The Pro’s and Con’s of a public internet life.

Well this is a tricky one, even as I type its teetering on the should I or shouldn’t I post it fence

Today I was doing some searching on the wibbly wobbly web when I came across something quite remarkable (for me at least). It was an old post on a blog that I have visited many times before in the past. Its called Uncle Eddie’s Theory Corner, its run by Eddie Fitzgerald in LA, an animation artist who I think is an old buddy or co-worker of John K’s (of Ren and Stimpy Fame). Eddie is someone I would attribute with considerable credibility. In the post he finds what he calls a student film and compares it with a piece of live action footage to highlight the importance of doing more than just interpreting the dialogue, pointing out that you must also create a memorable character. Good advice.

I could have walked away at this point with no-one I know ever seeing the post (as far as I knew). I could sweep it back under the rug, back into internet oblivion. . . . But. . .

Its my film….. and to make things worse, I wasn’t a student when I made it. (you can’t watch it now I’m afraid, I took it down from Youtube ages ago, long before I knew about this article). John K had dropped by to comment too, but lucky for me he focused on the positives of the live action clip, I’ve read him tearing animation to shreds on his blog, he can be ruthless.

Even though I animated this piece 4 or 5 years ago (I think), I felt like I had been kicked in the guts. I got up and wandered around the house for 10 minutes. Dazed. I was saying, “Ouch, ouch, ouch.” out loud (luckily I was home alone).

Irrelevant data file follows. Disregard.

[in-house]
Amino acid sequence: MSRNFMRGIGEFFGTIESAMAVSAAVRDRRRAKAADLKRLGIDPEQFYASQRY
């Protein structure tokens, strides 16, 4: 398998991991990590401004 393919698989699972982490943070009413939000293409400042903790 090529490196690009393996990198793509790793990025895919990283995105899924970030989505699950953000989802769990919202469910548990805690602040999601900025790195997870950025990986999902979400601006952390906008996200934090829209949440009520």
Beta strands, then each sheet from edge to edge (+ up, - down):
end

Then after a while a thought crept into my mind, it went something like, “Man if I could animate that thing again I’d show em…..”

The penny dropped straight away. This was the best thing to happen to me (in regard to my work) in ages. The next time I’m animating you can sure bet this blog post will be screaming at me from the back of my mind.

Having your work online can be perhaps the scariest kind of exposure. People on the other side of the world can throw stuff at you without any fear of recrimination or even the slightest social awkwardness. I would imaging it can at times become quite personal, hurtful and unconstructive (one comment states, “That 3d thing sucked”). But it is also uncensored by social restraints, people aren’t required to bite there tongue in case they offend. They can give it to you straight, with no BS.

Art is a very personal thing, its hard not to take criticism to hart, to be offended, definsive, angry, depressed. The trick is to take the criticism to your head instead. Find a positive to build on. Next character animation I’m doing, I’m gona create a “memorable character” that will make your brain rattle. Just you wait.

I wish I had found that post ages ago.


frank said...

Hey Ian

Jeez, Uncle Eddie weighed in with a few backhanders in that post. You should send him an email to say that you did see it. It'd be an interesting response.

Your work was put up against Peter Lorre (who, by all accounts and the big love-in on that post, is the duksnutz of actors).